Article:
Supreme Court Justice Clarence Thomas is not listed as an instructor for any courses on the website for George Washington University’s law school, where he’s taught since 2011, a removal that follows the high court’s controversial decision undoing decades of precedent protecting a nationwide right to abortion access.
Thomas, among the five justices who voted to overturn the precedent established by Roe v. Wade in 1973, also authored a concurring opinion suggesting the court should also revisit other precedents, including those entitling Americans access to contraception, same-sex marriage and same-sex relationships. His role in the decision prompted a GWU student to launch a petition signed by 11,300 people calling for Thomas to be removed from his teaching post at the university.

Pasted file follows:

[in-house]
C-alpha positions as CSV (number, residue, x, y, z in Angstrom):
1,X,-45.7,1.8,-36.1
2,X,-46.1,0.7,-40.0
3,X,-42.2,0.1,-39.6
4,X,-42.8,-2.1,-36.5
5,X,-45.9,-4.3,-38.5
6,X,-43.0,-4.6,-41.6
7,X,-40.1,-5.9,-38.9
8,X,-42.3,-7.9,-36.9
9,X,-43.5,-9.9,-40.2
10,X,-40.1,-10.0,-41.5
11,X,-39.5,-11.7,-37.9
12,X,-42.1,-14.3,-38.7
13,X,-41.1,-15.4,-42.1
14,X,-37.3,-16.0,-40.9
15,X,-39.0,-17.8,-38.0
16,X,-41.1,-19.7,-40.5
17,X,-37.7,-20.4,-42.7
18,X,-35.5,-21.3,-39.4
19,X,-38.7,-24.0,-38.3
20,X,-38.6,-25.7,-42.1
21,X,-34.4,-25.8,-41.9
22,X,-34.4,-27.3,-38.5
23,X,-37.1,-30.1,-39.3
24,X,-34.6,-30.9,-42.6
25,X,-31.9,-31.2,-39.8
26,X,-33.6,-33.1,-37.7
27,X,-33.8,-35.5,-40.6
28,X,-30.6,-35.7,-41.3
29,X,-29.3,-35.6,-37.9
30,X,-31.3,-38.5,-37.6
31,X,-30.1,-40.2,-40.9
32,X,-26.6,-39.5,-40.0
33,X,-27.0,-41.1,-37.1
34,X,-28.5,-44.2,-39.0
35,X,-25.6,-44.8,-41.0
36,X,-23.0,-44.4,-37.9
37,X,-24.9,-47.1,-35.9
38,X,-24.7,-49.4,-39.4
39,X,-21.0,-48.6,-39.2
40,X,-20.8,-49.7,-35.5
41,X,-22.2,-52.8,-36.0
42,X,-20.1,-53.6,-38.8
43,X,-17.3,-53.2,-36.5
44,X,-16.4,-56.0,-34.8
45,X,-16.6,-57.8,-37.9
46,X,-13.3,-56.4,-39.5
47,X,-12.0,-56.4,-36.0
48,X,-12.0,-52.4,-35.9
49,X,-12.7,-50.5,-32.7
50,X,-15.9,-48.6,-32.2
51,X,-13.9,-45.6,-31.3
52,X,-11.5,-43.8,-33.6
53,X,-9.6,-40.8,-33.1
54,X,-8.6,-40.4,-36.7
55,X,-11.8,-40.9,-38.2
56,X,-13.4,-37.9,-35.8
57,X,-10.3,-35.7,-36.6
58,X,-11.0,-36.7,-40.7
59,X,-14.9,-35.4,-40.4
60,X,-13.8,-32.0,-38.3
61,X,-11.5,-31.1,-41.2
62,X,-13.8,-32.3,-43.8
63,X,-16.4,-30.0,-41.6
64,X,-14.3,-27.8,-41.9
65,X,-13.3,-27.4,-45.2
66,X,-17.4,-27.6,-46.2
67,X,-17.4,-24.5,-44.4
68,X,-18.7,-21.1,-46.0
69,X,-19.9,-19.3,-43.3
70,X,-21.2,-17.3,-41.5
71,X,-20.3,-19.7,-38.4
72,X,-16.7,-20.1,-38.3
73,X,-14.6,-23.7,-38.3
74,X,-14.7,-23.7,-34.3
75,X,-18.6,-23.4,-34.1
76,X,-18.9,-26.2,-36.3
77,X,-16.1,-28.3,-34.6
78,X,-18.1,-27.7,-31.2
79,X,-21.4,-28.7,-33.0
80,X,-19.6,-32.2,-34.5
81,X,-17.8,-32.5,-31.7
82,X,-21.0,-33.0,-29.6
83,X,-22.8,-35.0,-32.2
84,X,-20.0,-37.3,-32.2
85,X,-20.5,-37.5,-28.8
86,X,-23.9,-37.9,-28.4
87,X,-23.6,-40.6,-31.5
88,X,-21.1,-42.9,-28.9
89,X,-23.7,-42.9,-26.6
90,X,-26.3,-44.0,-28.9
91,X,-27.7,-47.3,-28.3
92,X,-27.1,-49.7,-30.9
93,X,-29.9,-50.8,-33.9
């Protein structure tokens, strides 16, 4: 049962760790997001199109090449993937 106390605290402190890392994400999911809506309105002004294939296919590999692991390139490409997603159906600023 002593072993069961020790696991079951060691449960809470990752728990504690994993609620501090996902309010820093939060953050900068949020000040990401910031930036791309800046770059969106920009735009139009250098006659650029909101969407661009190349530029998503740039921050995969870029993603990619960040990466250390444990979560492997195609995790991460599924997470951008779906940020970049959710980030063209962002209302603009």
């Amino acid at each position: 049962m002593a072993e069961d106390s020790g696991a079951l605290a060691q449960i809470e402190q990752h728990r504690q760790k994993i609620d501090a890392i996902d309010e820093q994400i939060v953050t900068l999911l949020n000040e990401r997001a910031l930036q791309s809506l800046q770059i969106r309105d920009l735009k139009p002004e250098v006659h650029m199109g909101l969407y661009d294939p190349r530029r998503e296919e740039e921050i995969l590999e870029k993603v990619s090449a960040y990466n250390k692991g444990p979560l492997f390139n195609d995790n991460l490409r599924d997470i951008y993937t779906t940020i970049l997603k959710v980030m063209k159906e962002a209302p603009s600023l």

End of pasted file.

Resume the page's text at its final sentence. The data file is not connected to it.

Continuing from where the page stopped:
In an email obtained by the GWU student newspaper, The Hatchet, Thomas’ co-instructor said the justice had informed him that he would be unavailable to teach this semester.
“Justice Thomas has informed me that he is unavailable to co-teach the seminar this fall,” the law school’s Gregory Maggs reportedly wrote in his email. “I know that this is disappointing. I am very sorry.”
Maggs will now teach the course solo, The Hatchet reported. Neither Maggs nor a spokesperson for the GWU law school responded to requests for further information on Thomas’ removal from the University’s list of instructors. A spokesperson for the Supreme Court also did not return a request for comment.
GWU said in June that it would keep Thomas as an instructor for its constitutional law seminar despite the backlash following the court’s abortion decision.
“Debate is an essential part of our university’s academic and educational mission,” the university said in a statement at the time.
Josh Gerstein contributed to this report.